Otago's Manhood Swallowed by Giant Hole

Otago's Manhood Swallowed by Giant Hole

The Otago Rugby Football Union is officially broke. They can’t afford SoGos, they can’t buy ramen, they can’t even pay the power bill. And they certainly won’t be springing for the whole team to get tuggies down at Lucky Sevens on Friday night.
At the time Critic went to print on Thursday evening, no financial backing had materialised for the troubled union. The deadline for avoiding liquidation was Friday 4pm.

The ORFU suffered an $862,000 loss over the past financial year and is forecasting a further $750,000 deficit for the coming year. These losses are on top of significant existing debts that have financially crippled the Union. If liquidation is not avoided then Otago will almost certainly be unable to field a team in the ITM Cup competition.

The New Zealand Rugby Football Union has been offering kind words and business support over the last month or so, but has refused to bail Otago out. NZRU Chief Executive Steve Tew told the New Zealand Herald that the “bottom line is [that] the hole is too big ”.

Dunedin mayor Dave Cull said the City Council has no plans to save the ORFU, while Prime Minister John Key told the media that the government’s “Preference would be for them to find another way through that, but obviously we are concerned about the situation”. No formal request for assistance had been submitted to either the council or the government.

The dire financial situation is the result of a series of unfortunate events and financial missteps which have led to the ORFU gradually sinking into the mire. Woeful crowd numbers at Otago games are the visible side of the Union’s decline, but other factors, such as the burden of transferring to the new stadium, and a tough economic climate, have not helped matters.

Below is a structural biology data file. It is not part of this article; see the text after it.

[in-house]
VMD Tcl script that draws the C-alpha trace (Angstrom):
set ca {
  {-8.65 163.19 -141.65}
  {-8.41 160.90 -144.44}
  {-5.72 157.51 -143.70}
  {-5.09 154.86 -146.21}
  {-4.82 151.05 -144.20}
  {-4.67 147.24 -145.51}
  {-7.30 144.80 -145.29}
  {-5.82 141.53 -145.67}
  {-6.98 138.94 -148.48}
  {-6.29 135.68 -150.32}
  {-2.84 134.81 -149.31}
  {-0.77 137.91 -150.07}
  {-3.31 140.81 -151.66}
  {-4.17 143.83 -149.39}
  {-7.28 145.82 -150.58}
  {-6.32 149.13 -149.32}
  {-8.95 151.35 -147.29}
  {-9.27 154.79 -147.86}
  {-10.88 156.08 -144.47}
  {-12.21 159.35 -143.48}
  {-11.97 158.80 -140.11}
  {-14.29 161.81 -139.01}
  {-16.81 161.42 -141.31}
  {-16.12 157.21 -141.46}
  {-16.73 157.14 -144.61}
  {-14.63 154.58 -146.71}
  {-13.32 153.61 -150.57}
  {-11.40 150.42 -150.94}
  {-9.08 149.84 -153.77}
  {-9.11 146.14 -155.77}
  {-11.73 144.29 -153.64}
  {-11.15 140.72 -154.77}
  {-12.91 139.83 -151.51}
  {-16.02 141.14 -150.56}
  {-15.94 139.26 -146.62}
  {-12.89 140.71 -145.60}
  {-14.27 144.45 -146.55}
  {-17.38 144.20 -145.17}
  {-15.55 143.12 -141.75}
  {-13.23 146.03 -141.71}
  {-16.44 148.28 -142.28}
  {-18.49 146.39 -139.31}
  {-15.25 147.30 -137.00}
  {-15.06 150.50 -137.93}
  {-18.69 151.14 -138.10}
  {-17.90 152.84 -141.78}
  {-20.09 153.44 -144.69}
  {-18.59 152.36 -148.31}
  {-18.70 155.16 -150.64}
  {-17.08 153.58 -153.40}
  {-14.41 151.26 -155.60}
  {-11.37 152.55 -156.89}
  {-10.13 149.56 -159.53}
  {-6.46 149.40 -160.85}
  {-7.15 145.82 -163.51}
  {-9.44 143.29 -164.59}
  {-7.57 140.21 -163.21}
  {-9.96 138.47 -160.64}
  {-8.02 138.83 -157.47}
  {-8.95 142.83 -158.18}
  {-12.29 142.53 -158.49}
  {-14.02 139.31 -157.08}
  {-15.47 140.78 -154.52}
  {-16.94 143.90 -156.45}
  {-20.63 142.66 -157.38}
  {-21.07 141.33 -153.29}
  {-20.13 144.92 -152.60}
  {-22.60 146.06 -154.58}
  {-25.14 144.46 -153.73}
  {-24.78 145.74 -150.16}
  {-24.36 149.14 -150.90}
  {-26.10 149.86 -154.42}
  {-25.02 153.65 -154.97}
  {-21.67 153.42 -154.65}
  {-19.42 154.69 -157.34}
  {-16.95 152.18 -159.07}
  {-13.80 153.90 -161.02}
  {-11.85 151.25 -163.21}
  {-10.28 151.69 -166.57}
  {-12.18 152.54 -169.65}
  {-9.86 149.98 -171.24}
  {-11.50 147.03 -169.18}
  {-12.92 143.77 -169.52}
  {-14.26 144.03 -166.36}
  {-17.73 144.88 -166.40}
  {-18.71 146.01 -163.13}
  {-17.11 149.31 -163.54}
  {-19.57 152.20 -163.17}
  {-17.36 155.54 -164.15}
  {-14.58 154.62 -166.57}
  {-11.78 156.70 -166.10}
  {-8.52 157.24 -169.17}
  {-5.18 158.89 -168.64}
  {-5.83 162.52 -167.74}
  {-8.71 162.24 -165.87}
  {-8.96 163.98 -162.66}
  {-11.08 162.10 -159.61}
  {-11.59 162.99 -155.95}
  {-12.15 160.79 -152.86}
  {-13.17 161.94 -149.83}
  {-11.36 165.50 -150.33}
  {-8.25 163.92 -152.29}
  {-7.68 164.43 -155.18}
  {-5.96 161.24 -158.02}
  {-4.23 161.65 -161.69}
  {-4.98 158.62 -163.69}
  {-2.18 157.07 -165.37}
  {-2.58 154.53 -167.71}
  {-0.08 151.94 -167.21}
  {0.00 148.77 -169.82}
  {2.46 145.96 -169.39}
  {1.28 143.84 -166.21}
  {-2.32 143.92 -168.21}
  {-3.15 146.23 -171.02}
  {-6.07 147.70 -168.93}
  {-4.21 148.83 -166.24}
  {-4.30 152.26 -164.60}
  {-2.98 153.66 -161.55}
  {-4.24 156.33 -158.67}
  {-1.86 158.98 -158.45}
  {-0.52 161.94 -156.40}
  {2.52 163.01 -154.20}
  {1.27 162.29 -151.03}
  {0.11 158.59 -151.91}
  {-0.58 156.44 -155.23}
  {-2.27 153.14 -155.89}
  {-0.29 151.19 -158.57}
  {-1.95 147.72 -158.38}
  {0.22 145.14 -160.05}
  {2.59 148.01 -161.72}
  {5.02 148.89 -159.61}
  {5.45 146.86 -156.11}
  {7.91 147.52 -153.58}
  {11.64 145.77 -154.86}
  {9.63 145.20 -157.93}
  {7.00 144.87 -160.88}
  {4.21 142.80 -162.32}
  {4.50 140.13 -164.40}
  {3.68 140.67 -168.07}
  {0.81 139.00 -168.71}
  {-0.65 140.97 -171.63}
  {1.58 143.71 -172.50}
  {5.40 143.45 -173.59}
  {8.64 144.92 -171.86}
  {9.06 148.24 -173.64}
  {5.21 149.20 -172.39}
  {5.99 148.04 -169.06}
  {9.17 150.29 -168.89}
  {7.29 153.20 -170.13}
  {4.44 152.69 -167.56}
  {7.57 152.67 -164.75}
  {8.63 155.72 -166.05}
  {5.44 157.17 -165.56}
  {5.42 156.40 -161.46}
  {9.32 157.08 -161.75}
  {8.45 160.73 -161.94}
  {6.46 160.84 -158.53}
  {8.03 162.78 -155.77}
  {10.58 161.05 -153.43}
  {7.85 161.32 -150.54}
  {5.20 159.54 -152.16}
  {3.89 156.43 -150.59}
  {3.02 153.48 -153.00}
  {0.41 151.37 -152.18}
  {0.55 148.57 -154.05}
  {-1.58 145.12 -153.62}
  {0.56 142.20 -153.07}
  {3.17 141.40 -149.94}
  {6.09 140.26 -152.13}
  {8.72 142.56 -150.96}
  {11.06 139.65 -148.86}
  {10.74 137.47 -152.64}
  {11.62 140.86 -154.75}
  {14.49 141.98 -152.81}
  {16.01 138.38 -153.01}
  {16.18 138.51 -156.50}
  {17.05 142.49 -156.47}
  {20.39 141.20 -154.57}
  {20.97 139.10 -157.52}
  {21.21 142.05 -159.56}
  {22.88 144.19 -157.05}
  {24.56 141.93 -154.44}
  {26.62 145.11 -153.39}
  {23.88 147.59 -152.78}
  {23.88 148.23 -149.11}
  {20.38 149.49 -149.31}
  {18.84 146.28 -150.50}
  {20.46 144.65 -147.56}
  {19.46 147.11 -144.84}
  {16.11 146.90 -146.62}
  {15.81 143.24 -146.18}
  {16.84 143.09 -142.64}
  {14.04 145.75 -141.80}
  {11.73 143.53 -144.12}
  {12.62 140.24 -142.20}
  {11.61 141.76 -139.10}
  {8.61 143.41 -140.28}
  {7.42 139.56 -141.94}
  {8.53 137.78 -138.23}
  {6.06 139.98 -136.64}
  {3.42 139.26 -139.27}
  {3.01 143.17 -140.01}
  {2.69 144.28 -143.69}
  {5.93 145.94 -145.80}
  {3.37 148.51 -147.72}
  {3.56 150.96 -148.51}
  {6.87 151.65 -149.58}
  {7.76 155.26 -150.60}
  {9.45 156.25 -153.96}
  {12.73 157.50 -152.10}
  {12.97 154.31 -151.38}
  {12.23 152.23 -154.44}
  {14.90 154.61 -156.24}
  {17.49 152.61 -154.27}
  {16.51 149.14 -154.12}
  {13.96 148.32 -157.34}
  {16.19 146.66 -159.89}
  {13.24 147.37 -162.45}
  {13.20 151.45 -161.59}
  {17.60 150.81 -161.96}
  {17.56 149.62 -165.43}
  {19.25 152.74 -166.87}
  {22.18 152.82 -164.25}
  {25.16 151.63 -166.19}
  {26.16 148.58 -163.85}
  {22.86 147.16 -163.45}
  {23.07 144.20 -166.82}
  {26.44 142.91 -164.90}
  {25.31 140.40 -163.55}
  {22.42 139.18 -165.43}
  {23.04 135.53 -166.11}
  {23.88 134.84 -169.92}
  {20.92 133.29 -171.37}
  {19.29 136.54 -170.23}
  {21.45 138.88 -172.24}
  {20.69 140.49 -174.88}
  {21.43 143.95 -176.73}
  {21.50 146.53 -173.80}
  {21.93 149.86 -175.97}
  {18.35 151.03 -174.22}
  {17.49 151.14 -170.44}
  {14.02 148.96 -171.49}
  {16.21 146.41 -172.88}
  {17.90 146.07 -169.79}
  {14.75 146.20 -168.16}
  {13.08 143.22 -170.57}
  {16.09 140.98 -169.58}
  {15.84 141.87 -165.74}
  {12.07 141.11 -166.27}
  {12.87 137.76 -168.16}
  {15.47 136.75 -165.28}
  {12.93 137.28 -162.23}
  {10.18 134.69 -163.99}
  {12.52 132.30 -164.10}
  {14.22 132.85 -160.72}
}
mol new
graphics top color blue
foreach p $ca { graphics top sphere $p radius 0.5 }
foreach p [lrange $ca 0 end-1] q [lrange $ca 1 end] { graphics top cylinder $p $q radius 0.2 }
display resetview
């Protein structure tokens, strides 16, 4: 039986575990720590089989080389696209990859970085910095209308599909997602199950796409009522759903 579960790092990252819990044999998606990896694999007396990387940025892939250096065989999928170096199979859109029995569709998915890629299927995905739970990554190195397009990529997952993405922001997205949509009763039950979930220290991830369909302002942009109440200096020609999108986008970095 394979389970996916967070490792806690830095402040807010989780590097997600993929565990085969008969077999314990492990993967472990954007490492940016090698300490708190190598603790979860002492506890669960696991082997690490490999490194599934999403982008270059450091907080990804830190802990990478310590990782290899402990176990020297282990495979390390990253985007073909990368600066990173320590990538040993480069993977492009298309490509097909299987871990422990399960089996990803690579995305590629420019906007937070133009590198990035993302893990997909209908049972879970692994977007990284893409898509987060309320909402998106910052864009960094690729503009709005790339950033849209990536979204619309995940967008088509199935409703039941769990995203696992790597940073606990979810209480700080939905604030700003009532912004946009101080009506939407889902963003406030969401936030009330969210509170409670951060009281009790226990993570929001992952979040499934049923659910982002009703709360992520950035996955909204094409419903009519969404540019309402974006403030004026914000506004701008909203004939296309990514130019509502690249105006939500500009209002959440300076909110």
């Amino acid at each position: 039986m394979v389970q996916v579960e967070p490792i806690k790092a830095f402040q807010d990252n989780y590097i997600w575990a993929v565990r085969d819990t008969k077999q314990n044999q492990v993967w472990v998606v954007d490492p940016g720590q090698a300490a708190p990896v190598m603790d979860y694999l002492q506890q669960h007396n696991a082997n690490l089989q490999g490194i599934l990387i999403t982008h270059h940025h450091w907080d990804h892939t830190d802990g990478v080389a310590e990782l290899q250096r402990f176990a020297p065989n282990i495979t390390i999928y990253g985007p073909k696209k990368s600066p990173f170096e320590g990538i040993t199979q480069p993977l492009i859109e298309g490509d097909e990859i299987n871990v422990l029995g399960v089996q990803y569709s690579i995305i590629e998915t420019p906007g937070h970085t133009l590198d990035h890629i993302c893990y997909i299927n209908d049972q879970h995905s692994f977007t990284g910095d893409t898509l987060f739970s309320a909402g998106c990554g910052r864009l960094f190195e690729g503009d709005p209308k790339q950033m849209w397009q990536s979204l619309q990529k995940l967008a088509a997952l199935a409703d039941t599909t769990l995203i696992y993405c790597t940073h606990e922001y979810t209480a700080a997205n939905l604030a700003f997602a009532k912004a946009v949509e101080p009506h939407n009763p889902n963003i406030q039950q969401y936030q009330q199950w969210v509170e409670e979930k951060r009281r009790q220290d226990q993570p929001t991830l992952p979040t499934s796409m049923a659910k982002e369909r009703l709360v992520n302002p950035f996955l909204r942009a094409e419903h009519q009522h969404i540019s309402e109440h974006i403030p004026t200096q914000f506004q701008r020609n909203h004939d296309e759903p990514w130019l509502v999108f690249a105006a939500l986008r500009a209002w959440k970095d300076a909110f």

Despite its probable collapse, the ORFU is currently running an ITM training group that will make up the bulk of any eventual ITM Cup squad. Most of the players are young, developing talents on basic contracts who may have put other opportunities on hold to have a shot at a professional rugby career. If the ORFU goes into liquidation these players will no longer be paid.

Critic spoke to Kieran Moffat, a member of the Otago ITM training group who is contracted to the ORFU. Upon hearing the news he said “I’m pretty gutted, there are going to be some disappointed boys around … The future looks pretty bleak, but there are a number of ways things can go.”

In recent years the Otago Union has actively recruited players from around the country to join the province. Promising players such as Wellington’s Buxton Popoali’i and Canterbury’s Rob Verbakel are just two of those now facing an uncertain future. Most other ITM Cup squads are already full, so opportunities to join up with other unions will be limited.

In recent years Otago has gained a reputation for overpaying players to tempt them south. A high-profile example occurred when Otago offered one-season wonder Fetu’u Vainikolo double the salary his home union Northland was willing to pay. Vainikolo was consistently poor for both Otago and the Highlanders and spent considerable time out injured before transferring overseas.

One piece of positive news to come out of the potential collapse is that the fallout will not affect club rugby players, at least in the short term. Tew has stated that the NZRU will ensure grassroots rugby continues as normal in Otago during 2012.

The uncertainty over the future of the ORFU has brought the future of provincial rugby into sharp relief. Provincial unions cannot carry on running at a loss every year, especially as the NZRU has made it clear that it will not financially salvage bankrupt provinces, even those formerly considered “Too big to fail”, like Otago. As such, many rugby journalists are predicting that Otago’s decline will result in significant structural changes to the domestic game.
This article first appeared in Issue 2, 2012.
Posted 4:53pm Sunday 4th March 2012 by Gus Gawn.